While natural health and beauty techniques have become widely used around the world, it’s sometimes easy to forget that they have their roots in long hold practices. Although not as sophisticated as the various therapeutic treatments that are now available, ancient alternative remedies contain many of the same ideas. Like current natural health and beauty techniques, ancient approaches rely on the same use of herbs and flowers, as well as extracts, and inform much of what we understand as the contemporary avoidance of artificial chemicals. Looking at some origins of natural and health beauty techniques, we can identify forerunners to modern treatments.
Early Egyptian and Chinese cultures made use of different extracts and naturally sourced materials in their health and beauty regimens. Notable examples included the Egyptian use of animal fats and natural dyes to design makeup, which gave rise to the common image of Egyptians with heavily lined eyes and wigs. The same attention to making the most of natural resources can be found in ancient Chinese cultures, which used local herbs and pigments as decoration, and for treating ailments. These approaches were based, in part, in the belief that the body was made up of humours that requires balancing. While we have progressed beyond this principle, the realisation that the natural resources around us can have a beneficial impact on our health still remains.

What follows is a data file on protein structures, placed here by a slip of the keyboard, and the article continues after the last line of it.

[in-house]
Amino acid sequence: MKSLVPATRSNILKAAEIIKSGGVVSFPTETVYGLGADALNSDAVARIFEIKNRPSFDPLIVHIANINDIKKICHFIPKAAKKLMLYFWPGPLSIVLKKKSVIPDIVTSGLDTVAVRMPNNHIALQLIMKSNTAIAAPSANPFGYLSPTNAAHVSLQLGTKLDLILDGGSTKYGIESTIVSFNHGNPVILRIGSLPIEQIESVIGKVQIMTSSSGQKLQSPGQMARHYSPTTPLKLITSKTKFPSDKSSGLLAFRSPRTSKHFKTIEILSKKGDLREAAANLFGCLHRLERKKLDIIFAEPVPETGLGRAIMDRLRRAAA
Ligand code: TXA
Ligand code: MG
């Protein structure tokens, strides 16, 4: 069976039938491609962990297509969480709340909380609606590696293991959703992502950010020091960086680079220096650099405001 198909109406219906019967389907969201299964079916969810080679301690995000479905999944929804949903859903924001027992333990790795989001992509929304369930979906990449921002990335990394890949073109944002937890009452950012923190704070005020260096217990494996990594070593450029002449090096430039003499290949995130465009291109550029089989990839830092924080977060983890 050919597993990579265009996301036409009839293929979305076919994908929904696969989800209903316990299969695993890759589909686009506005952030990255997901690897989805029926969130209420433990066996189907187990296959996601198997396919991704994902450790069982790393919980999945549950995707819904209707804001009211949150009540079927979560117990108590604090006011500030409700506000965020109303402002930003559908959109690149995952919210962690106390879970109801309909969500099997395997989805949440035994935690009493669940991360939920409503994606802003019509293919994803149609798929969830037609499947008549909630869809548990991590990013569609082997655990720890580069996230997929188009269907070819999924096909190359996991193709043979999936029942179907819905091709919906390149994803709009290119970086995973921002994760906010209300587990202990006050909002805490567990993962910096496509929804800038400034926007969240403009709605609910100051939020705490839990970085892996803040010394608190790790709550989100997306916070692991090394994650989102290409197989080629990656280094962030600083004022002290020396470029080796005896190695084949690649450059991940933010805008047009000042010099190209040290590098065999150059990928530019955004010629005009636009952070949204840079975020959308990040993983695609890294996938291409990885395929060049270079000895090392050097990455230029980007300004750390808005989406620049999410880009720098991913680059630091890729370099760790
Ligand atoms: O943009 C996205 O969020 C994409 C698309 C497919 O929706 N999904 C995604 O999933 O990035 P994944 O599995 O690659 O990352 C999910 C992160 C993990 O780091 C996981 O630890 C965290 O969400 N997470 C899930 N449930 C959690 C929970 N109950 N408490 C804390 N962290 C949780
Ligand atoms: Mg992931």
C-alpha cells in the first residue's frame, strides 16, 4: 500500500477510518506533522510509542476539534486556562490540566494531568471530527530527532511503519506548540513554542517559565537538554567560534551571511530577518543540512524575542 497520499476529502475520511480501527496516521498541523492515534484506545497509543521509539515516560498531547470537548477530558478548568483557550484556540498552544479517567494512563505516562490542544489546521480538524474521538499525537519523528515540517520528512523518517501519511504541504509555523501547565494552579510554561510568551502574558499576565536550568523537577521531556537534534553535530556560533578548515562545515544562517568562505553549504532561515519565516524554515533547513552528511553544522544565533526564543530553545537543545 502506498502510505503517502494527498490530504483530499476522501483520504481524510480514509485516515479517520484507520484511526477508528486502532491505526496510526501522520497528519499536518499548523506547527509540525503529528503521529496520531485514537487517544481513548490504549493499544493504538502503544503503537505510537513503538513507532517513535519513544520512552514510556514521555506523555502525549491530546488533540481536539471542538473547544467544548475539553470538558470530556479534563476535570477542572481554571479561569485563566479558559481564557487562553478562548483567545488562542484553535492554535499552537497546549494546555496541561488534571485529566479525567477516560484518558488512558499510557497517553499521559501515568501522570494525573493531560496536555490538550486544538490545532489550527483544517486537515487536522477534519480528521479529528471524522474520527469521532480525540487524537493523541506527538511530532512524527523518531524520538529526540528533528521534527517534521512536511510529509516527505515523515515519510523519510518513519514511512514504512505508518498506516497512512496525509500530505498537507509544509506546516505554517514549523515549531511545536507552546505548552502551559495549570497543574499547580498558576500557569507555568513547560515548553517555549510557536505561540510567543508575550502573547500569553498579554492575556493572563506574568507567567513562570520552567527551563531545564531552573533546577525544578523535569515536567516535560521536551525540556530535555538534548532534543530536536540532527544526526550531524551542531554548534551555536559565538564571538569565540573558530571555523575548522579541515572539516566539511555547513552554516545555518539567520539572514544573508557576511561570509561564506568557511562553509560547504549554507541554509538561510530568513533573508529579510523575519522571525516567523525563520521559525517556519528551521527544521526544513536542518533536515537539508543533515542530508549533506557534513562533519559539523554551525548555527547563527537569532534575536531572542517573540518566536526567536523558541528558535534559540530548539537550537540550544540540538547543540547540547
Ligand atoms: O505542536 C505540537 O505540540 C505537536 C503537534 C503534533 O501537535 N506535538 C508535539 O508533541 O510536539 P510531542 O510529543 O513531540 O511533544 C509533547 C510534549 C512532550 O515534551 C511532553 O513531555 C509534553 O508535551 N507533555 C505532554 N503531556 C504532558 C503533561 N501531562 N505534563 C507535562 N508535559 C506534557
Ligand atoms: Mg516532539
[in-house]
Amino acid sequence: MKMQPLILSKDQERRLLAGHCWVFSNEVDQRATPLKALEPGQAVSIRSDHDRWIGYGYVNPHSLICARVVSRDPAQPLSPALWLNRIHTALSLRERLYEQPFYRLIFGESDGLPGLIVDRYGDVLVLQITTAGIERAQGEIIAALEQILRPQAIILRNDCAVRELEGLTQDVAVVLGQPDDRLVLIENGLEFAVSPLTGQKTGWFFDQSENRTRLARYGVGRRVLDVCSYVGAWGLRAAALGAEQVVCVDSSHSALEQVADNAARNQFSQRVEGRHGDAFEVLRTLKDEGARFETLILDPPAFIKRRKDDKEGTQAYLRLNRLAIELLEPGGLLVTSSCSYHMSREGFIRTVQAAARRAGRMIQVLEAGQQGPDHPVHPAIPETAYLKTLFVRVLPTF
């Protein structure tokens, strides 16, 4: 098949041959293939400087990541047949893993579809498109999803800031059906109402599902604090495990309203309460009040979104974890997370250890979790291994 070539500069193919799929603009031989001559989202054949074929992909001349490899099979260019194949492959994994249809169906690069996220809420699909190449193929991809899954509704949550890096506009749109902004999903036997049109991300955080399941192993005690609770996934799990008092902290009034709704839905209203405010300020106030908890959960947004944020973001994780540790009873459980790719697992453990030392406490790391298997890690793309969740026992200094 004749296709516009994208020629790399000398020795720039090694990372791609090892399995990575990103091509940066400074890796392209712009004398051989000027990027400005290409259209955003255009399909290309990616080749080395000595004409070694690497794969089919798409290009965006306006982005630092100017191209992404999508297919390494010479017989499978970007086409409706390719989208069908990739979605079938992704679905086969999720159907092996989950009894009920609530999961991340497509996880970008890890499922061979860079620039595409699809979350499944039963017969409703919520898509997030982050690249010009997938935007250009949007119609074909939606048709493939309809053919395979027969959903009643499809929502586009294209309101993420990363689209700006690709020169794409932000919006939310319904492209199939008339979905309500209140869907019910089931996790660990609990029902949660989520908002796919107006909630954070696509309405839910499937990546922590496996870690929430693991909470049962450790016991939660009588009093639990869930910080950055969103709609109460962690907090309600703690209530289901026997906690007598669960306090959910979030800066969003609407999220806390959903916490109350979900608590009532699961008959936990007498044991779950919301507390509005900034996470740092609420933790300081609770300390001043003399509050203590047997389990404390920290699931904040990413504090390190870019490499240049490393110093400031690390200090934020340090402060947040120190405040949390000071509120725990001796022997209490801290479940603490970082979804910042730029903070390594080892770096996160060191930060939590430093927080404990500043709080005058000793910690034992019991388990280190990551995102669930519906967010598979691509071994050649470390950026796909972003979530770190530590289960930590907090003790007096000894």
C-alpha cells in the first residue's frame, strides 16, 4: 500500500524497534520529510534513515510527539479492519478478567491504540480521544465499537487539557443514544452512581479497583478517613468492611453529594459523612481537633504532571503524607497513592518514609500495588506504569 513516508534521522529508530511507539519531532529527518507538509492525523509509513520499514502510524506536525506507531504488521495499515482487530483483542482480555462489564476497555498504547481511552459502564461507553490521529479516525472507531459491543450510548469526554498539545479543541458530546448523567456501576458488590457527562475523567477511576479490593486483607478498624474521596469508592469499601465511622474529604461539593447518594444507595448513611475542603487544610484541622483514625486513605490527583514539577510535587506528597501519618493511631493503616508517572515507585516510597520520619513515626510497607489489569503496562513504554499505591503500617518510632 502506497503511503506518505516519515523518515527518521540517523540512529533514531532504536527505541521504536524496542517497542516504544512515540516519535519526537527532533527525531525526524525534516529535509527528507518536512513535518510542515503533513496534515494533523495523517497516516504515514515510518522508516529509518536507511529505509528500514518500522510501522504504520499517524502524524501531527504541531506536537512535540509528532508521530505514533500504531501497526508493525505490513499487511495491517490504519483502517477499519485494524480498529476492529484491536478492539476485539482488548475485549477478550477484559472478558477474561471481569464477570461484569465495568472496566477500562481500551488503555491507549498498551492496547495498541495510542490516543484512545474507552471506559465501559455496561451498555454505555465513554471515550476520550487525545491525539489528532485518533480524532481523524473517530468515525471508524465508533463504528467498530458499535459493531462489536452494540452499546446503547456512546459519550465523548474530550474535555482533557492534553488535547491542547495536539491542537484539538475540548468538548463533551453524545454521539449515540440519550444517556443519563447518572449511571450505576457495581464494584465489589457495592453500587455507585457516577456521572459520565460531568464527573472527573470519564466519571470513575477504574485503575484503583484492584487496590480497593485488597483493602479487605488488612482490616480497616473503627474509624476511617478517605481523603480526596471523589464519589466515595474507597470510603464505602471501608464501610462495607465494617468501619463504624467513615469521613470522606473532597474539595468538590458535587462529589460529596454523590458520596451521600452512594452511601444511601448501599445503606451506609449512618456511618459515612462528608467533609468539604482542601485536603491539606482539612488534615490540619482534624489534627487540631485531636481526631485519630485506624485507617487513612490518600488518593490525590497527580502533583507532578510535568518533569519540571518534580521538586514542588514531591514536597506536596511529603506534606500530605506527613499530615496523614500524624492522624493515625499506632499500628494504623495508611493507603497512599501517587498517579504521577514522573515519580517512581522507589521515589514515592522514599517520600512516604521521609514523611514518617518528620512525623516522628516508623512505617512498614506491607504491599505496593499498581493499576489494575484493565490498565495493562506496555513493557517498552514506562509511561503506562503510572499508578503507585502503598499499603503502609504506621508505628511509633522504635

In terms of herbal medicine, the creation of potions, and the production of books and recipes were a common part of most ancient and early modern cultures. Asian and Middle Eastern cultures were able to use flowers and extracts like opium poppies as a way of treating pain, with these practices even extending to 3000 BC China’s use of ephredine for decongestant pain. Aztec and Native American cultures also made use of the healing properties of plants, and the medicinal qualities of coffee beans and rainforest vegetation.
In the Middle East and India, herbalists identified the importance of essential oils for skin care, as well as how plant extracts could be used for treating wounds after battle. Castor and linseed oils were particularly important to these practices. The development of contemporary health and beauty regimens can similarly be linked to India, and Ayurvedic medicine. Used in rituals, and extracting vegetables and oils for cleaning and scenting the body, these practices have been adapted, but are still important parts of Ayurveda as it operates today within India and around the world.
For more recent examples of natural, pre-industrialisation and synthetic medicines, we only need to look at the apothecaries and the doctors of the pre 19th centuries, who combined philosophies based on the humours and new understandings of anatomy to create tinctures, remedies, and beauty treatments. While some of these treatments, which include leeches, and using chalk for makeup, might not be viewed as particularly attractive today, they’re still important for thinking about how modern healthcare and beauty involves a blend of new thinking about natural resources, and their balancing with chemical treatments.